African middle-income countries urged to invest in human capital

ADDIS ABABA, Dec. 5 (Xinhua) — African middle-income countries have been urged to produce the necessary human capital that is needed to promote innovation-driven socio-economic growth.

The call was made by policymakers, development practitioners and experts attending a webinar on “Addressing Gaps and Challenges in Africa’s Middle-Income Countries” organized by the UN Economic Commission of for Africa (UNECA), the UNECA said in a statement issued Monday.

The meeting underscored the issues of strengthening human capital and public debt as the two critical challenges that African middle-income countries are currently facing, the statement said.

“It is important for countries to focus on the skills of the future and address new forms of education. New technologies must determine the how, what, and who of training to increase middle-income countries’ ability to escape the middle-income trap,” it quoted Zuzana Brixiova Schwidrowski, director of the UNECA Office in North Africa, as saying.

According to the UNECA, the lack of human capital is a key aspect of the middle-income trap, which necessitates countries to shift to innovation-driven growth, which in turn requires adequate human capital.

The UNECA said improvements are needed for middle-income African countries to be able to facilitate the development of new sectors, promote sustainable structural transformation, and seize the opportunities provided by the fourth industrial revolution to achieve the desired high-income status.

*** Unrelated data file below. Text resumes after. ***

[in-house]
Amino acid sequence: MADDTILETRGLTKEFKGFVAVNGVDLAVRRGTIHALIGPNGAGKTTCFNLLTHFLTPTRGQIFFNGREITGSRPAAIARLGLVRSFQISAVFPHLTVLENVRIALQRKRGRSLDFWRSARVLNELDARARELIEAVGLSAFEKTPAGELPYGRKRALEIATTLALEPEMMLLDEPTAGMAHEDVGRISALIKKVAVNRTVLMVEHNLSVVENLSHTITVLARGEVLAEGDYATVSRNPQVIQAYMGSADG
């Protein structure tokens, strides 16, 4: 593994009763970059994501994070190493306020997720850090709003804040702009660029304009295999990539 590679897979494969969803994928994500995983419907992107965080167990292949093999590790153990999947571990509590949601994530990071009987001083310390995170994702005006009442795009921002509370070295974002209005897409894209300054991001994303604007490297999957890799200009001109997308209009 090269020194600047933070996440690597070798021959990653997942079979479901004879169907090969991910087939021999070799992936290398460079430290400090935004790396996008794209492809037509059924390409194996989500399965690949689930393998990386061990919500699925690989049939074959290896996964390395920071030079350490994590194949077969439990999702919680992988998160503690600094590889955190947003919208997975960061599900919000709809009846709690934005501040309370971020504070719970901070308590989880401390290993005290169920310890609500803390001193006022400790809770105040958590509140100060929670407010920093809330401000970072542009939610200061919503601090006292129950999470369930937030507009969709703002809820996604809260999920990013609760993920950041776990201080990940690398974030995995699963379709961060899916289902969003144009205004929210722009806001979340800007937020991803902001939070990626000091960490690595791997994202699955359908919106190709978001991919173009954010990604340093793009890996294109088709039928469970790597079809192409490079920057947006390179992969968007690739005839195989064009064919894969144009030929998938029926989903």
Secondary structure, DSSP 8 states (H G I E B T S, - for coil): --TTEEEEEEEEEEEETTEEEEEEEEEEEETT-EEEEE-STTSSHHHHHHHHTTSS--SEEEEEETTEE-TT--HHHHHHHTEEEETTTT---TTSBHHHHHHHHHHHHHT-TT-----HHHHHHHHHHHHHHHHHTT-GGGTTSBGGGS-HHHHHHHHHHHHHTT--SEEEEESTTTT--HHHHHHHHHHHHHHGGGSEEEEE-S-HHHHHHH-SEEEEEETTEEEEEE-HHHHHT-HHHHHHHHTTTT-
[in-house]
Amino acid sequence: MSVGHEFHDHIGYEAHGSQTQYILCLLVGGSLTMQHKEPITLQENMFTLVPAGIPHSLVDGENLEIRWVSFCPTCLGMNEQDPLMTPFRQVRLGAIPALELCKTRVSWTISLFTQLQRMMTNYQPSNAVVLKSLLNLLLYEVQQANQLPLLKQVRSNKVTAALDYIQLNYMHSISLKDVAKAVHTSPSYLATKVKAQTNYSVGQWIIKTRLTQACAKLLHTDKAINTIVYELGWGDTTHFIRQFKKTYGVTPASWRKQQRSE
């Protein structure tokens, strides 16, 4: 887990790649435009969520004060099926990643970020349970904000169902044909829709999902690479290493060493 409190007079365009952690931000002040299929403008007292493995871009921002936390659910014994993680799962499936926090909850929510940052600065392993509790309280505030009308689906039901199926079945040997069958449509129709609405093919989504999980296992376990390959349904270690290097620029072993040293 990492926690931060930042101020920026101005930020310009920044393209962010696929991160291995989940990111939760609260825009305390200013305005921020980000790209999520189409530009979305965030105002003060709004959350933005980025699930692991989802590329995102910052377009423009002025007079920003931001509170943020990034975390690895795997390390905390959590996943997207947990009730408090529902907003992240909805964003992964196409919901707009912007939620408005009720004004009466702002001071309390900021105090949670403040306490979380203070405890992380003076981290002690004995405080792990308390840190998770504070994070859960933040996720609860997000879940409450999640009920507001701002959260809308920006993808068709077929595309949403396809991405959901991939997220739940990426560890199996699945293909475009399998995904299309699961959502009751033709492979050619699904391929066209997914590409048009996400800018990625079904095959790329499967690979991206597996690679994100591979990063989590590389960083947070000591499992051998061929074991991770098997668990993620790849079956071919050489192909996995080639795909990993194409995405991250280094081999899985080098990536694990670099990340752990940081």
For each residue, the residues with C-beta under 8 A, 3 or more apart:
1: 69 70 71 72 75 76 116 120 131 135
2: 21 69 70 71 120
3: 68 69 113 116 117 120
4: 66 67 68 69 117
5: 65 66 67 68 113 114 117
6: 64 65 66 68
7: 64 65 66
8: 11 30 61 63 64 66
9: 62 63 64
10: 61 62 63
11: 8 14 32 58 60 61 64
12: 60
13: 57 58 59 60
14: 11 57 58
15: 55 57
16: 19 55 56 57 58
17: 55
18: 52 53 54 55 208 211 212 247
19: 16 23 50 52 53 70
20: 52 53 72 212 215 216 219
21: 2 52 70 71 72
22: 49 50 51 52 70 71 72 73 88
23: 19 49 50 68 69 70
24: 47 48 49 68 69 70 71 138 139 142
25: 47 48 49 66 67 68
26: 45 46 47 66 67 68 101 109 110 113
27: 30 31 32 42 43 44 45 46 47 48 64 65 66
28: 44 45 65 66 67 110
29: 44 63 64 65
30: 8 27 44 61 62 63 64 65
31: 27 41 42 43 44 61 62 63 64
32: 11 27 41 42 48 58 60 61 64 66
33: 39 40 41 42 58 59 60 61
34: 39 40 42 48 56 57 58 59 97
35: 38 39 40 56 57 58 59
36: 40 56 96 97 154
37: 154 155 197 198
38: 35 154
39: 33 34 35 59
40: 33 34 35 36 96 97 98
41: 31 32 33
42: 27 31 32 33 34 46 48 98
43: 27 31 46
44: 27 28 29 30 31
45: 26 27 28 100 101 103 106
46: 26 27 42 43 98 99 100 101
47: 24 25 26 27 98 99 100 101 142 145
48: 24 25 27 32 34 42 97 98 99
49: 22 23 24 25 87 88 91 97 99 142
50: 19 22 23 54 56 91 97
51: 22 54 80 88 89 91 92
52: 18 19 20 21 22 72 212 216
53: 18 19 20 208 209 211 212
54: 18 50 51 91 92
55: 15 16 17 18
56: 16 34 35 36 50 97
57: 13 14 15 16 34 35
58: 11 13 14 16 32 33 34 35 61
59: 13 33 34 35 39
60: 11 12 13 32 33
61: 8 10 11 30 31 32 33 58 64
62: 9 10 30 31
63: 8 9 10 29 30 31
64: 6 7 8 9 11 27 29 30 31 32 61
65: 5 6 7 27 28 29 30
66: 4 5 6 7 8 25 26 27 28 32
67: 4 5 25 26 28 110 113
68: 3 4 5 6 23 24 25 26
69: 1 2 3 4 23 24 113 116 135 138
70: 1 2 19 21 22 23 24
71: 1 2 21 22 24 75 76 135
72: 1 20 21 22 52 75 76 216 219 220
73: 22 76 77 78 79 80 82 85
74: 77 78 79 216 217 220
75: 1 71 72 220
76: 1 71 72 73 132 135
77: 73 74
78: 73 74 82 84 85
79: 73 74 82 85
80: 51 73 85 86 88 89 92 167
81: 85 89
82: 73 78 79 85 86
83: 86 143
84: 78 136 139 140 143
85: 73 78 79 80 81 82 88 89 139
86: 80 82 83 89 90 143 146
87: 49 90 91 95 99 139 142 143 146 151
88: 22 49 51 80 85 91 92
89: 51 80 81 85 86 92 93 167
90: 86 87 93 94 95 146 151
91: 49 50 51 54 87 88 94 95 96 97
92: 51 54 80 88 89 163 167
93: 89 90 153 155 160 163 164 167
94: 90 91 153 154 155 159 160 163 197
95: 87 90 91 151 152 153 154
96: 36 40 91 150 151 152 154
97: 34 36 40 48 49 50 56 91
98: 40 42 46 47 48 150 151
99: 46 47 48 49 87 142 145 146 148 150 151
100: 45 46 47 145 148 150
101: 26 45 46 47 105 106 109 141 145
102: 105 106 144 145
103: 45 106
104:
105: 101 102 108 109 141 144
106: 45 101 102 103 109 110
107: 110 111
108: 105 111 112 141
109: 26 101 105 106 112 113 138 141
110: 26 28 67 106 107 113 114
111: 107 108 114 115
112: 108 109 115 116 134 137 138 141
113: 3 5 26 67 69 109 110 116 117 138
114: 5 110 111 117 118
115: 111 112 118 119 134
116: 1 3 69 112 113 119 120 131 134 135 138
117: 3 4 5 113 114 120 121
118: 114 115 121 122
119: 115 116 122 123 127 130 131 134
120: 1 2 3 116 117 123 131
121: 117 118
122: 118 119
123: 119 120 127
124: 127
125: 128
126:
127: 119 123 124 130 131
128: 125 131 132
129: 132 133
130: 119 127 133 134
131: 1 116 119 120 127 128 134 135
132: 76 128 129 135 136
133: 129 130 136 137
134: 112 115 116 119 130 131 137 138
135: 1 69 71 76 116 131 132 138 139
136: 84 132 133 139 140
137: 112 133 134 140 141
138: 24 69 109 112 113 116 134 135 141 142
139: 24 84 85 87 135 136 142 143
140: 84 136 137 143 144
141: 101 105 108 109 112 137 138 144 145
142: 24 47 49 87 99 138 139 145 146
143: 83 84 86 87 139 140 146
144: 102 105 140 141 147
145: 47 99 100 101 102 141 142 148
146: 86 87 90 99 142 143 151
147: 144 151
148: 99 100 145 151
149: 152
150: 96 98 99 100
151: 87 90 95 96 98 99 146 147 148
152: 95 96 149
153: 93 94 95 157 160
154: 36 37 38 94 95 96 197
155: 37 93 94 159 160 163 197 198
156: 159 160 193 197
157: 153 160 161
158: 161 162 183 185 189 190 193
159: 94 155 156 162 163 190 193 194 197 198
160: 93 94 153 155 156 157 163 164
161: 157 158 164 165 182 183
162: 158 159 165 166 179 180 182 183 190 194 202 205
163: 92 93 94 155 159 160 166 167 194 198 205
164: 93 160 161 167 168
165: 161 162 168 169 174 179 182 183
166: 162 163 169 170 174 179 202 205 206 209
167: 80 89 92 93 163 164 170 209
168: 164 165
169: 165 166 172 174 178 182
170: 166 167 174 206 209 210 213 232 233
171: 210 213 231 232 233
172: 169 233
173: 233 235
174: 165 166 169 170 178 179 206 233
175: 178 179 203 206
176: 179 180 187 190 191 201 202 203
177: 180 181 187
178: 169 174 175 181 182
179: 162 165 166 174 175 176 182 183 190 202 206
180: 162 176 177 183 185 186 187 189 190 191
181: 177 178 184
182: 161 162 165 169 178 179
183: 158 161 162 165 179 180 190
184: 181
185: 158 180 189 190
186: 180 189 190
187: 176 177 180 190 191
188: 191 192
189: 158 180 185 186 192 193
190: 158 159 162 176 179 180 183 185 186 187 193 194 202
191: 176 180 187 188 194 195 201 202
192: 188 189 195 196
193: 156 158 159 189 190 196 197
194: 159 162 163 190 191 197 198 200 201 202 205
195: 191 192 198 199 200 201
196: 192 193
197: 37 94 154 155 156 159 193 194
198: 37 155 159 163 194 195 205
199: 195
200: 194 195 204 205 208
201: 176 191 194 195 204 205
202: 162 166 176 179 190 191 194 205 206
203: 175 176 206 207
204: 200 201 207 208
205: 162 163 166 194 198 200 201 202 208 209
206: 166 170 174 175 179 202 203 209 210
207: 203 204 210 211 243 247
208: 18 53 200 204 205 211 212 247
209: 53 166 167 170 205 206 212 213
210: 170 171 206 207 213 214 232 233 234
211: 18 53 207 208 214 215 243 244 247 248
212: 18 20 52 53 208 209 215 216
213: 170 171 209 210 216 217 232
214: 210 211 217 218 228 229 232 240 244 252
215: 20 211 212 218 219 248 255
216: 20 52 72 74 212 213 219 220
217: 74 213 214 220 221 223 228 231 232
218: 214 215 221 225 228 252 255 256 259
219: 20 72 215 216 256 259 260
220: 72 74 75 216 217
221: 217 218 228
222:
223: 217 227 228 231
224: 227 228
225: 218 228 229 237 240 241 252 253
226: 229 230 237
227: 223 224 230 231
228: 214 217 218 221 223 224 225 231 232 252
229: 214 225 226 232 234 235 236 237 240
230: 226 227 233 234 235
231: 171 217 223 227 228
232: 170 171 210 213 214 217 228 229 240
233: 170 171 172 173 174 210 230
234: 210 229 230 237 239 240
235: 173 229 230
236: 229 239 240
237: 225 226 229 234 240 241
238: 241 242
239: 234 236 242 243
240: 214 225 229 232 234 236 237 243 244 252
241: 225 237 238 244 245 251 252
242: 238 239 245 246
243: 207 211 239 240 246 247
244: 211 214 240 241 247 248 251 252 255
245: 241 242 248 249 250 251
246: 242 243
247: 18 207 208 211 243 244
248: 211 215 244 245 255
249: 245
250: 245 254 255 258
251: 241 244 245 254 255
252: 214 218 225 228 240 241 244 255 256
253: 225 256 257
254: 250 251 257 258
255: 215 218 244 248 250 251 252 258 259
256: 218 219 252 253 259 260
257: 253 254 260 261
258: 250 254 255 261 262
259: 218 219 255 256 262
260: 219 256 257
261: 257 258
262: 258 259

It said multiple crises have brought about rising debt stock and costs and less favorable financing conditions for middle-income countries compared to other countries.

It said despite some differences in key characteristics, African middle-income countries and those from around the world are confronted with similar challenges in their struggle to reach sustainable growth, implement the Sustainable Development Goals, and improve their populations’ living standards and well-being.

According to the UNECA, the meeting was held in preparation for the international conference on middle-income countries scheduled in Marrakech, the fourth largest city in Morocco in February next year.

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The meeting provided policymakers, development practitioners, and academics with a platform to share their experiences and views on the two critical challenges that African middle-income countries are currently facing, the UNECA said.

The meeting further discussed the options and reforms, including debt restructuring, that can provide the countries with enhanced fiscal space while reducing the risk of debt crisis, it said.

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